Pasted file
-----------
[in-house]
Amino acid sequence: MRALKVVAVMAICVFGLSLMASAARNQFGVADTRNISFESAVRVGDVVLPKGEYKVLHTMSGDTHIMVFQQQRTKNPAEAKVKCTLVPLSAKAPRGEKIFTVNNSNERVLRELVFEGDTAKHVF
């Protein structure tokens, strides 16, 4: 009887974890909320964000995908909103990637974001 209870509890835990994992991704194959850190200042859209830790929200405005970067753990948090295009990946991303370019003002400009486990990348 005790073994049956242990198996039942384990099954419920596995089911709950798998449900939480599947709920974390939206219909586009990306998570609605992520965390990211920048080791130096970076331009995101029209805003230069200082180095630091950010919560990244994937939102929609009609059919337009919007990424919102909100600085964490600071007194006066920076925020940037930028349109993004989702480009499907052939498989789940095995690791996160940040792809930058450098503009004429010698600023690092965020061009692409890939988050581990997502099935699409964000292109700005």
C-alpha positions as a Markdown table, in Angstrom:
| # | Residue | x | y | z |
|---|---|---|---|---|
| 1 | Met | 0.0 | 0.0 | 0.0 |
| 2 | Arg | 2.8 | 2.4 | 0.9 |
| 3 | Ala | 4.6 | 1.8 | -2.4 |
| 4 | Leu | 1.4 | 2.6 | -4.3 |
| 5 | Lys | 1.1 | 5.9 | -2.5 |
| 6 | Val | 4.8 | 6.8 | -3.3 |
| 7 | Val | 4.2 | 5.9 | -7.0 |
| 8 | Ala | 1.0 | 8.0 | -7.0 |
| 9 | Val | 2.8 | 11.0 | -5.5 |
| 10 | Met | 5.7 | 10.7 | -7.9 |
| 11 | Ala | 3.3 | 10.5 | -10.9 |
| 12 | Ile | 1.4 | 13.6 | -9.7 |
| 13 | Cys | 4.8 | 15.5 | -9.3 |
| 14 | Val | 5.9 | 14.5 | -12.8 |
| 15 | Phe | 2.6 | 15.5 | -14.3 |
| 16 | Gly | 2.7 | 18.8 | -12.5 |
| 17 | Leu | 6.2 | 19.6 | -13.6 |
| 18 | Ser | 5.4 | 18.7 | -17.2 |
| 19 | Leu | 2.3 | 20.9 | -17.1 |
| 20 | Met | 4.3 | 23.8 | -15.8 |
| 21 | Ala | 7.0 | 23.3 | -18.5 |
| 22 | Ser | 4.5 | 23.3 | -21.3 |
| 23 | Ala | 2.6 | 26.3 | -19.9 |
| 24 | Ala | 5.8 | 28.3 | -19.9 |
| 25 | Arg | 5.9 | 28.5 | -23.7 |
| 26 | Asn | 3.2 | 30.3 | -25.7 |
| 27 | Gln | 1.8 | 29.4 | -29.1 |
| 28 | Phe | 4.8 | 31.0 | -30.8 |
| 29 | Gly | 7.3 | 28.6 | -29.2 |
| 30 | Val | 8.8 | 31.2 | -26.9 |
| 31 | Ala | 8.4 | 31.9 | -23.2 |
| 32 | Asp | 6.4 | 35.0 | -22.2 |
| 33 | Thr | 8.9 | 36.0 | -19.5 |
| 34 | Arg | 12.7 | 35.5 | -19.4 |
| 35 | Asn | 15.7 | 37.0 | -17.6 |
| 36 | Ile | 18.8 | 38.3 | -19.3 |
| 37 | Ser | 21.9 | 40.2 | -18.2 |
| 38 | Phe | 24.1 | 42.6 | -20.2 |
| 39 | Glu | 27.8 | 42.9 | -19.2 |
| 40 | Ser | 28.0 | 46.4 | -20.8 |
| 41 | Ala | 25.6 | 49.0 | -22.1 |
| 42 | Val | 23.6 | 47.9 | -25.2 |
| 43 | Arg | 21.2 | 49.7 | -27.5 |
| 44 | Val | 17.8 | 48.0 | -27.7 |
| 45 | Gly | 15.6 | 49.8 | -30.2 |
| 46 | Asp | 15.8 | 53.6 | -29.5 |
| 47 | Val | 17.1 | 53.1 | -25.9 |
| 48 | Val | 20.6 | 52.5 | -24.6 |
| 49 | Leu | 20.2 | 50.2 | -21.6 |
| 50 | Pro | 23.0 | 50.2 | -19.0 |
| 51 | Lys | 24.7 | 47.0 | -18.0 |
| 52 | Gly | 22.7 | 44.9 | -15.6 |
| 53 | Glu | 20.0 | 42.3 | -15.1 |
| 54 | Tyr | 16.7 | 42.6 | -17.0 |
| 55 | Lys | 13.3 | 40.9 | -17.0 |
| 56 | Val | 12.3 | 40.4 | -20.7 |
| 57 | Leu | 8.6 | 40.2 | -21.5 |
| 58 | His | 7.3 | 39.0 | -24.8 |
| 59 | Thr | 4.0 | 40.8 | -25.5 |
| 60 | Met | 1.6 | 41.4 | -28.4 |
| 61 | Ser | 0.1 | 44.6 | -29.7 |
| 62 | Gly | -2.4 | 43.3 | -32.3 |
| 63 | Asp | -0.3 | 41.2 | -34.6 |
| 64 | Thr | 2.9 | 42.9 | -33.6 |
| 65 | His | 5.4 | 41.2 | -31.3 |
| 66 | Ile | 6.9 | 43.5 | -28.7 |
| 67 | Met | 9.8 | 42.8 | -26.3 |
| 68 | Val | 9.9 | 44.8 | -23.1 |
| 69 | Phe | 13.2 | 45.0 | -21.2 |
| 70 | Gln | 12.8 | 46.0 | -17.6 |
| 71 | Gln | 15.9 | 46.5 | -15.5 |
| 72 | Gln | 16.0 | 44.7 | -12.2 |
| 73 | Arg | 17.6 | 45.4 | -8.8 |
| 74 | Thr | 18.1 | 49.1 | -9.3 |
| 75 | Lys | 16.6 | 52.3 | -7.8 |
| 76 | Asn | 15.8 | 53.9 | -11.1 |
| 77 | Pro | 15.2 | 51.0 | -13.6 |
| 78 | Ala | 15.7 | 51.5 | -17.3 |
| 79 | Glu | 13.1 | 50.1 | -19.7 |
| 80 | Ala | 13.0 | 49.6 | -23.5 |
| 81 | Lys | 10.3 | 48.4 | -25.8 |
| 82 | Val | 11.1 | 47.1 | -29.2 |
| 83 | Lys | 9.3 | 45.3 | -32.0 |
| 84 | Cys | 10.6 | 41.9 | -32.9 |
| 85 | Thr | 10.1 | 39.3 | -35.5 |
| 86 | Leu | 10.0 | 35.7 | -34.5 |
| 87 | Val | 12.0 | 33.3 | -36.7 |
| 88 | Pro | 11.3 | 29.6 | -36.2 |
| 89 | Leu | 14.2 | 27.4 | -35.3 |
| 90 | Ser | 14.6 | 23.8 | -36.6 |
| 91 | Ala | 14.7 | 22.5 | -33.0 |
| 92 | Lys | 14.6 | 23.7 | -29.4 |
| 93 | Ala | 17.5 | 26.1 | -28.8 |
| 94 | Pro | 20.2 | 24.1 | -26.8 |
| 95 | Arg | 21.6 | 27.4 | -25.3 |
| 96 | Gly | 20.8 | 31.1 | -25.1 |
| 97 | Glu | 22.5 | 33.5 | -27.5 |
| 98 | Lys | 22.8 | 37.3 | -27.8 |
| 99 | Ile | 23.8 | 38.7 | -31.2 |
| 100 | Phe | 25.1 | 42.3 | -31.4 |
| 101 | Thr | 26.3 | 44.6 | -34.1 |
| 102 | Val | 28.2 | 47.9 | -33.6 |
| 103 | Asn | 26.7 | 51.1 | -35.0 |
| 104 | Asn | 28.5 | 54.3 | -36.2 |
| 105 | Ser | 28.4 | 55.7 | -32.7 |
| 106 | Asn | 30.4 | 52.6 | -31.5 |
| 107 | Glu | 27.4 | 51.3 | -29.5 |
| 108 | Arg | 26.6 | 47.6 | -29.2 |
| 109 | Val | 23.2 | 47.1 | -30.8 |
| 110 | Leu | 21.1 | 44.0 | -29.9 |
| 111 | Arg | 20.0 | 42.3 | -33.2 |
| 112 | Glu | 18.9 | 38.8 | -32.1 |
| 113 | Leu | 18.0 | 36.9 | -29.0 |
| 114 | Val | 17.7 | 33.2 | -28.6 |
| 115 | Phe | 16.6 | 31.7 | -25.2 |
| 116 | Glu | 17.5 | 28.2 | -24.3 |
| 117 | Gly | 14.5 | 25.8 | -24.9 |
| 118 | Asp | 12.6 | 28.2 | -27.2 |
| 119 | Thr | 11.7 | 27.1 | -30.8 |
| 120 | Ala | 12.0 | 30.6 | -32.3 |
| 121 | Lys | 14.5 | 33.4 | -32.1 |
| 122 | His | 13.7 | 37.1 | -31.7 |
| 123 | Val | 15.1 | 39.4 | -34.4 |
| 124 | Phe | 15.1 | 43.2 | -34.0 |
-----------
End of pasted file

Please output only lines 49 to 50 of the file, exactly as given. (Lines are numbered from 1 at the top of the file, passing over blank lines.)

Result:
| 43 | Arg | 21.2 | 49.7 | -27.5 |
| 44 | Val | 17.8 | 48.0 | -27.7 |